The Light Between the Oceans takes place on an island called Janus, named after the Roman god with two faces, allowing him to look in both directions. Like the island and its namesake, the film has two faces. It is both a tender love story and a survey of different types of grief and the ways people cope with loss.
The story centers on Tom Sherbourne (Michael Fassbender), a World War I veteran who seeks employment at a remote lighthouse as a means to escape society and deal with the trauma of the war and his troubled past. On his way to the assignment, he meets Isabel Graysmark (Alicia Vikander), a vivacious young woman mourning the loss of two brothers in the war. When Tom’s contract on Janus is extended from six months to three years, he and Isabel marry. Their passionate and playful marriage helps Tom cope with the isolation of keeping the lighthouse, but soon they struggle to start a family, as Isabel suffers heartbreaking miscarriages.
As she fights to cope with her losses, a boat washes up on the island, carrying a dead man and an infant to the Sherbourne’s home. Isabel convinces Tom to pass the baby off as the child they just lost rather than record the incident in the lighthouse’s log and radio for help. Years later, when the family returns to Australia for the little girl, Lucy’s (Florence Clery) baptism, Tom hears about Hannah Roennfeldt (Rachel Weisz), a woman whose husband and infant were lost at sea. Tom is forced to decide if he can continue to carry the secret of what they did, forcing Hannah to grieve without any answers about her family, or if he should confess and risk tearing his own happy family apart.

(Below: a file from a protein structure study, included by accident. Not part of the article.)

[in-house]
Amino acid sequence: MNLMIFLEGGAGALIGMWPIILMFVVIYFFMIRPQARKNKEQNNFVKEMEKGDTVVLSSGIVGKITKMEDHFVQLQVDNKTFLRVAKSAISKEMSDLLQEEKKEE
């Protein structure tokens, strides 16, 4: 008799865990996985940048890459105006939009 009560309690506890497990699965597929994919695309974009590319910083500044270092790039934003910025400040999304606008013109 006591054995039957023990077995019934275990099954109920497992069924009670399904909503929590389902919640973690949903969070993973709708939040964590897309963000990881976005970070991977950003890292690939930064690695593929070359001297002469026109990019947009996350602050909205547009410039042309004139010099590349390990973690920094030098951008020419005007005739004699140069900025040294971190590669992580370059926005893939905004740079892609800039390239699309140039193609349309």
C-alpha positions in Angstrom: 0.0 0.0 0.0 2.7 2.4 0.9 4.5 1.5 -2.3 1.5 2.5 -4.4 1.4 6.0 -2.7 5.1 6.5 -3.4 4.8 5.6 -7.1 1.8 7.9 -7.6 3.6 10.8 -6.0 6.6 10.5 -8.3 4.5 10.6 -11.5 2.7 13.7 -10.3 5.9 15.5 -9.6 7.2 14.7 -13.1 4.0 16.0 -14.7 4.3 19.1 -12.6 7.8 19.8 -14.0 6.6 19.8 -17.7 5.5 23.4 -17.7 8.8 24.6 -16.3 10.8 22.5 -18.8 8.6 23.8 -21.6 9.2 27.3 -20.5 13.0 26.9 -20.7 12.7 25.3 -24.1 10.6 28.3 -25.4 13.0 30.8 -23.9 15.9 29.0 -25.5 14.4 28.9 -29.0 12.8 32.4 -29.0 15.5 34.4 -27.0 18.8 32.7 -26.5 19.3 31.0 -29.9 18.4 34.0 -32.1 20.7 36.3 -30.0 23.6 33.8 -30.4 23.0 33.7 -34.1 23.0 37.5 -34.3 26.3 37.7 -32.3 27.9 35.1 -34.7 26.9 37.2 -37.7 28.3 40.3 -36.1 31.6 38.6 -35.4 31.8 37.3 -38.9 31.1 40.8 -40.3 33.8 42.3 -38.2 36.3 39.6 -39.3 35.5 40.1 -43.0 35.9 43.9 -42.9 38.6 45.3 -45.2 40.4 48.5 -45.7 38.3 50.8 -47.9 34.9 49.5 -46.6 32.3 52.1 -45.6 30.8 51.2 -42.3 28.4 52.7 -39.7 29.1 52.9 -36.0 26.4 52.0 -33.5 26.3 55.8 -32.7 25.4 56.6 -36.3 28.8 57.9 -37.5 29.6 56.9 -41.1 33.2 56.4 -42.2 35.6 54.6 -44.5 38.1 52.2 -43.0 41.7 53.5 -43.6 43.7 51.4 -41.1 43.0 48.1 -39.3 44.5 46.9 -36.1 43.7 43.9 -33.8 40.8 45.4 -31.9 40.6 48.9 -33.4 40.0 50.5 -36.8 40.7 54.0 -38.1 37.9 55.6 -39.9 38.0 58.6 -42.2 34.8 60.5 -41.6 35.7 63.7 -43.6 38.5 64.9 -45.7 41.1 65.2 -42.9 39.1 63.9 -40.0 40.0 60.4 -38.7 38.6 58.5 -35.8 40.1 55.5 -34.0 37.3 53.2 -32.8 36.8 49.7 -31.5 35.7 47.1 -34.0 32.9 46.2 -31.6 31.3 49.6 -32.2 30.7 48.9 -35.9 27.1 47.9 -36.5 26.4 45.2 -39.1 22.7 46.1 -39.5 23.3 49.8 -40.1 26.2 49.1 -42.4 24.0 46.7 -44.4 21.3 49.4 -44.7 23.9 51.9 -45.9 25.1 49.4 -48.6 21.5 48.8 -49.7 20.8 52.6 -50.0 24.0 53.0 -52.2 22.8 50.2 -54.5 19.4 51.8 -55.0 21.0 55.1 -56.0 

The plot of The Light Between the Oceans is compelling and full of motifs in the dialogue and art direction that help illustrate the complex emotions the characters experience, as well as the structure of the story. These narrative details are complemented by the attention to wardrobe, camerawork, sound, and set dressing. It is a beautiful film that captures the time and the remote place of the setting, creating an intimate portrait of a marriage that supports the heartache of the story in such a way that it really resonates.
That said, the film does eventually start to sag under the weight of the plot. Although the scenes around Isabelle’s miscarriages and her struggle to keep Lucy are stunning, as the plot starts to plod along, I really felt the loss of her joy and playfulness showcased in the first act. This made sense emotionally, but watching the film feels lopsided, too heavy in many parts, making the second half drag to an exhausting ending.
The performances are similarly lopsided. The chemistry between Fassbender and Vikander could have carried the whole film if it had not been so beautifully made. Individually, their performances are striking portrayals of grief and love. Then, as Hannah, Weisz is so pitiful that it is difficult to connect with her side of the story. In part, the problem is that her side if the story is given too little, too late, but her acting seems to hit one note very well and therefore pales in comparison to the depth and range demonstrated by the other leads.
Although The Light Between the Oceans is thoughtfully and beautifully crafted, the pacing issues and the uneven treatment of the story detract from the experience of the story. I rate it 3.5/5 stars.
The Light Between the Oceans was directed and written by Derek Cianfrance, based upon the novel by M.L. Stedman. It runs 132 minutes and is rated PG-13.
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